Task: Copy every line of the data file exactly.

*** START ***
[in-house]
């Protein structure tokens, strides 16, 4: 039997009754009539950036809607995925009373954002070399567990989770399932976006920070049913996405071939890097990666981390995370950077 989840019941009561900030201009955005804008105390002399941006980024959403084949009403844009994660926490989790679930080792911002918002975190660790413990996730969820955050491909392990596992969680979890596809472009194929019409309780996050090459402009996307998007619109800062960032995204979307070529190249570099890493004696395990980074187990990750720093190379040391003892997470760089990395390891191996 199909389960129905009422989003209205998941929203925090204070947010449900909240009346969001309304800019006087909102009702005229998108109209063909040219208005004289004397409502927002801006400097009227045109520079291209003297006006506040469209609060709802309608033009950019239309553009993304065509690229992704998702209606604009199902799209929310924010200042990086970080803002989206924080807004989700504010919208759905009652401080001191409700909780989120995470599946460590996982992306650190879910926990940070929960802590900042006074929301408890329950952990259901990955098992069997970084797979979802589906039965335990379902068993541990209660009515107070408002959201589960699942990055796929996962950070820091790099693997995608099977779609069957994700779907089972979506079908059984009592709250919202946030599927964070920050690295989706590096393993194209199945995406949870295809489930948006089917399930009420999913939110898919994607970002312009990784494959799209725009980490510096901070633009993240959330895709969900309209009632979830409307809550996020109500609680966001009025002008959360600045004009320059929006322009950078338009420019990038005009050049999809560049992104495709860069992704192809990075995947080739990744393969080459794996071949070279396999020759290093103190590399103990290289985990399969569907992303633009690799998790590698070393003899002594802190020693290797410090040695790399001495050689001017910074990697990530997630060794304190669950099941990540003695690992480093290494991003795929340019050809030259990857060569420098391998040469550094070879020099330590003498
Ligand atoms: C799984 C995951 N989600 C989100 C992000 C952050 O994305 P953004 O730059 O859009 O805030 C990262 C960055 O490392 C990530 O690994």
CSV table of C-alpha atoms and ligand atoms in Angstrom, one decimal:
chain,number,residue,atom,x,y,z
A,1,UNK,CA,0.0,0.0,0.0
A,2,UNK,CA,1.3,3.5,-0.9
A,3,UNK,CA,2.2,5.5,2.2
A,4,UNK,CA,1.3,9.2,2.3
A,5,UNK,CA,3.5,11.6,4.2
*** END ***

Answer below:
[in-house]
């Protein structure tokens, strides 16, 4: 039997009754009539950036809607995925009373954002070399567990989770399932976006920070049913996405071939890097990666981390995370950077 989840019941009561900030201009955005804008105390002399941006980024959403084949009403844009994660926490989790679930080792911002918002975190660790413990996730969820955050491909392990596992969680979890596809472009194929019409309780996050090459402009996307998007619109800062960032995204979307070529190249570099890493004696395990980074187990990750720093190379040391003892997470760089990395390891191996 199909389960129905009422989003209205998941929203925090204070947010449900909240009346969001309304800019006087909102009702005229998108109209063909040219208005004289004397409502927002801006400097009227045109520079291209003297006006506040469209609060709802309608033009950019239309553009993304065509690229992704998702209606604009199902799209929310924010200042990086970080803002989206924080807004989700504010919208759905009652401080001191409700909780989120995470599946460590996982992306650190879910926990940070929960802590900042006074929301408890329950952990259901990955098992069997970084797979979802589906039965335990379902068993541990209660009515107070408002959201589960699942990055796929996962950070820091790099693997995608099977779609069957994700779907089972979506079908059984009592709250919202946030599927964070920050690295989706590096393993194209199945995406949870295809489930948006089917399930009420999913939110898919994607970002312009990784494959799209725009980490510096901070633009993240959330895709969900309209009632979830409307809550996020109500609680966001009025002008959360600045004009320059929006322009950078338009420019990038005009050049999809560049992104495709860069992704192809990075995947080739990744393969080459794996071949070279396999020759290093103190590399103990290289985990399969569907992303633009690799998790590698070393003899002594802190020693290797410090040695790399001495050689001017910074990697990530997630060794304190669950099941990540003695690992480093290494991003795929340019050809030259990857060569420098391998040469550094070879020099330590003498
Ligand atoms: C799984 C995951 N989600 C989100 C992000 C952050 O994305 P953004 O730059 O859009 O805030 C990262 C960055 O490392 C990530 O690994």
CSV table of C-alpha atoms and ligand atoms in Angstrom, one decimal:
chain,number,residue,atom,x,y,z
A,1,UNK,CA,0.0,0.0,0.0
A,2,UNK,CA,1.3,3.5,-0.9
A,3,UNK,CA,2.2,5.5,2.2
A,4,UNK,CA,1.3,9.2,2.3
A,5,UNK,CA,3.5,11.6,4.2